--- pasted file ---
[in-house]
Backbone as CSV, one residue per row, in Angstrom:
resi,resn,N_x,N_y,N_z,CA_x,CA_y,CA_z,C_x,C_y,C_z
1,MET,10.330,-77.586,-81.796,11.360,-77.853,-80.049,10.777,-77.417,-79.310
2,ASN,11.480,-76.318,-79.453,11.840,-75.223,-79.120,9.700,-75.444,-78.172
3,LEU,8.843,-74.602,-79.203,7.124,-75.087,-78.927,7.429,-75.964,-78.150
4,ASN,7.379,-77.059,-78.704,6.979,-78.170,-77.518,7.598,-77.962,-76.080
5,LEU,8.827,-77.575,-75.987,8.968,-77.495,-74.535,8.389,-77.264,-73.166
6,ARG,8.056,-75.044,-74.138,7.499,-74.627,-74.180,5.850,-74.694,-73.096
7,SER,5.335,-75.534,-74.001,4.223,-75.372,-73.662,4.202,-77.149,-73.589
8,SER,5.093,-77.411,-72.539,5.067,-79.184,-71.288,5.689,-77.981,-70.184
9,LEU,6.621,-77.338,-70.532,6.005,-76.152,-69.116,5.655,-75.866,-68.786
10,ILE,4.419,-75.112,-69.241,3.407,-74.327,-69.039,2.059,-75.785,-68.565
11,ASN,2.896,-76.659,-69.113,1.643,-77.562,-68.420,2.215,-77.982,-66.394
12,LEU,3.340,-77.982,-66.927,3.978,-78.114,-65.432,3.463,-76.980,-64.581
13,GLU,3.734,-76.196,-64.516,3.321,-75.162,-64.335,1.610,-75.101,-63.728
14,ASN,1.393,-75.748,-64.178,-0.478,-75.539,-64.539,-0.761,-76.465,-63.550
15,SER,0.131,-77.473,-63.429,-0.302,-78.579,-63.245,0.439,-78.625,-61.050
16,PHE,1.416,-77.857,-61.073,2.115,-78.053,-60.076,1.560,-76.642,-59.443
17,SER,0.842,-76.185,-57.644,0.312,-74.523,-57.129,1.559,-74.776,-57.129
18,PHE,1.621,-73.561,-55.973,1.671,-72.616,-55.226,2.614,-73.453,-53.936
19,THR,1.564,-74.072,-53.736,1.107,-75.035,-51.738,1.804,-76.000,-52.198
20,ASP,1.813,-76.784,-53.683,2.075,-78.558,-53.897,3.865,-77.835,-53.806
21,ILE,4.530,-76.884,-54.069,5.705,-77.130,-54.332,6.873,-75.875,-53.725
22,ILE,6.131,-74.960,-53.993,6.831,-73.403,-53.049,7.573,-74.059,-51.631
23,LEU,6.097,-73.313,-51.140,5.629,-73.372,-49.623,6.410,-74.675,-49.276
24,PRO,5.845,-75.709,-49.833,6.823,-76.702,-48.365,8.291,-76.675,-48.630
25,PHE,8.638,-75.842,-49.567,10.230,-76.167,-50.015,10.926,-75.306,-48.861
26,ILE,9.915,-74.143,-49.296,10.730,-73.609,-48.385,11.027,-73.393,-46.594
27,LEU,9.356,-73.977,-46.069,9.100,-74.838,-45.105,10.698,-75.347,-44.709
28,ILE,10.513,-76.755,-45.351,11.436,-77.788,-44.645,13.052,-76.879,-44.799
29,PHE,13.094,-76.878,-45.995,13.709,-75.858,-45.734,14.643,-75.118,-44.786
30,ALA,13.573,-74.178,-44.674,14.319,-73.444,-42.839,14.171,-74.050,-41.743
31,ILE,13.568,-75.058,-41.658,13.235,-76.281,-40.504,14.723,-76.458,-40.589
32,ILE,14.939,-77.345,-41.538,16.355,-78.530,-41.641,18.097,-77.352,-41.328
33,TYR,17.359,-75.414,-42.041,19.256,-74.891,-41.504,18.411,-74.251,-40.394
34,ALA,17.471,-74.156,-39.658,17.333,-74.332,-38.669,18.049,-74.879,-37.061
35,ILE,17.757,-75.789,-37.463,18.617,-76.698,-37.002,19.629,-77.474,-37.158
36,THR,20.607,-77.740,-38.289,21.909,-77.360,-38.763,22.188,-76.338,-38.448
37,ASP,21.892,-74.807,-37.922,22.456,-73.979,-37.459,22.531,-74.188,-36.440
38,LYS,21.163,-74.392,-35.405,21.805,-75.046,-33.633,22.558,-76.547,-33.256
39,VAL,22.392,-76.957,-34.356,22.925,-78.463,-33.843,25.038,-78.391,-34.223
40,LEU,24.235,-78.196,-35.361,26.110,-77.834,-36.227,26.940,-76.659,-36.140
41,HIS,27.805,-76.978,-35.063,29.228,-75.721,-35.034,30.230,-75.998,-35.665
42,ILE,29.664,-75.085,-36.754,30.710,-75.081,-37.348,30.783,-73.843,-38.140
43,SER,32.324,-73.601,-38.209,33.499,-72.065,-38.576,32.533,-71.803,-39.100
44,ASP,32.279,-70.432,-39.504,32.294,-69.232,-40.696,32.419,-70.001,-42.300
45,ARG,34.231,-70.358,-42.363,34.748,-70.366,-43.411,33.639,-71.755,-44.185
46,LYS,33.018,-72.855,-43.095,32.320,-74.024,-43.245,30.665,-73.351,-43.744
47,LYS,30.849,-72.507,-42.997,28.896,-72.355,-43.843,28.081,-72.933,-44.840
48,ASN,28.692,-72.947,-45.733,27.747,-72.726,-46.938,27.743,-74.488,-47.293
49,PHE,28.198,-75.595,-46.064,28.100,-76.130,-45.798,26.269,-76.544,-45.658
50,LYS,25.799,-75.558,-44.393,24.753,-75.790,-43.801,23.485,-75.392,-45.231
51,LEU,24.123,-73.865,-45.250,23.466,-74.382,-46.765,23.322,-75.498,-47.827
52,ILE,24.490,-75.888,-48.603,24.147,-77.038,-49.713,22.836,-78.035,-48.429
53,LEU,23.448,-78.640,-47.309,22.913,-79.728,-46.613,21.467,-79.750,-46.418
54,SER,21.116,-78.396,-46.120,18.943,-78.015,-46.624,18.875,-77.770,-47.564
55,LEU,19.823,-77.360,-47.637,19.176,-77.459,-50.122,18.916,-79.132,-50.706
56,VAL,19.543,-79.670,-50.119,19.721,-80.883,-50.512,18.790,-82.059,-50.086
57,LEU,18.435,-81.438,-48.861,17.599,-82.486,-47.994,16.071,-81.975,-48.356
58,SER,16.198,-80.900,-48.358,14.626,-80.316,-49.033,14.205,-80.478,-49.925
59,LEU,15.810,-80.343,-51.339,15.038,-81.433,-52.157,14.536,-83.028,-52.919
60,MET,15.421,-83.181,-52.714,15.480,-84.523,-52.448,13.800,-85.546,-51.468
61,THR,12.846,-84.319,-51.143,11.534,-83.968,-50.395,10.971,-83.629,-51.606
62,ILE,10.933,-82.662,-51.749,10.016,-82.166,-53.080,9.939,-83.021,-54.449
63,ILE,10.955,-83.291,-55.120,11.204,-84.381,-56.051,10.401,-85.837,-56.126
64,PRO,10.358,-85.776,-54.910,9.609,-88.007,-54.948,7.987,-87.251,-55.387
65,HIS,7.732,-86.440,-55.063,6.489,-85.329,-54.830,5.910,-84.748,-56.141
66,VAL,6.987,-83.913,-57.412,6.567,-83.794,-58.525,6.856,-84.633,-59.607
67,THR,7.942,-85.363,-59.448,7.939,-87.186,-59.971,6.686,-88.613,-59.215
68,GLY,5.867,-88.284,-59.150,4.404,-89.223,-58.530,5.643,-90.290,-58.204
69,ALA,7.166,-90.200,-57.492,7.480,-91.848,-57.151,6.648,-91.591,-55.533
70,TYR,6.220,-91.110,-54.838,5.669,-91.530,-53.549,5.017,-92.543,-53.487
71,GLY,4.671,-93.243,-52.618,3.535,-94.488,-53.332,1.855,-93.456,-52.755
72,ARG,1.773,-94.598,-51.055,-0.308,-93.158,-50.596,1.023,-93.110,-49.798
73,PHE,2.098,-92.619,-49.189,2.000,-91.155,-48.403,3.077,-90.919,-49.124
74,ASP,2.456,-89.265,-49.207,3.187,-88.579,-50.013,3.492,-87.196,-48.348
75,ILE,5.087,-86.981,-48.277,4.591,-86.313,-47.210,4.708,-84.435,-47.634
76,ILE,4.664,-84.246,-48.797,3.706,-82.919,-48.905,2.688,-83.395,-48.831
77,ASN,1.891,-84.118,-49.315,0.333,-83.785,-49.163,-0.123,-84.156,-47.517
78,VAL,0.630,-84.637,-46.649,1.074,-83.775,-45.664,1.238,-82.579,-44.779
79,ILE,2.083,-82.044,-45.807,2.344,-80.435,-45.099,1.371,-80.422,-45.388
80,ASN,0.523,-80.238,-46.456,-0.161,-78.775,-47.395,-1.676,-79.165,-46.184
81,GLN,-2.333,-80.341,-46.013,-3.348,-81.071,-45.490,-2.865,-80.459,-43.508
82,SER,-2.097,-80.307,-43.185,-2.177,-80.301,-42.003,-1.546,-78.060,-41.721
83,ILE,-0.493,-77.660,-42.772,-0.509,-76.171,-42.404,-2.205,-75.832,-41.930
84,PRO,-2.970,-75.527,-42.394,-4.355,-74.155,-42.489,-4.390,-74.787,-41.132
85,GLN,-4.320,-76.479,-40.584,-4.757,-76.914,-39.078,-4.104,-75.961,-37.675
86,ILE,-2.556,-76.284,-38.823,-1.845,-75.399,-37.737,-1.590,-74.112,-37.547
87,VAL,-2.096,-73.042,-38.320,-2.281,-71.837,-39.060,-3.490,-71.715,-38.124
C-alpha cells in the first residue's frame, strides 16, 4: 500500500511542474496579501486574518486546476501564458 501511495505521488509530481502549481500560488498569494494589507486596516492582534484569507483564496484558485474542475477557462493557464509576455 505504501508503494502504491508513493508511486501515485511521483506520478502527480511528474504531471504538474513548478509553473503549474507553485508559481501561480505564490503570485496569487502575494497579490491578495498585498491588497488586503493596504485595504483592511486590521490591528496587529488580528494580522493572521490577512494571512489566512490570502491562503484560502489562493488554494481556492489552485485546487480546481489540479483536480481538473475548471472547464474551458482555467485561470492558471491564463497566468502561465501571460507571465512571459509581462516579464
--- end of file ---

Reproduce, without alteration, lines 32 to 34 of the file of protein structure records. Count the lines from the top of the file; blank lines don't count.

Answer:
29,PHE,13.094,-76.878,-45.995,13.709,-75.858,-45.734,14.643,-75.118,-44.786
30,ALA,13.573,-74.178,-44.674,14.319,-73.444,-42.839,14.171,-74.050,-41.743
31,ILE,13.568,-75.058,-41.658,13.235,-76.281,-40.504,14.723,-76.458,-40.589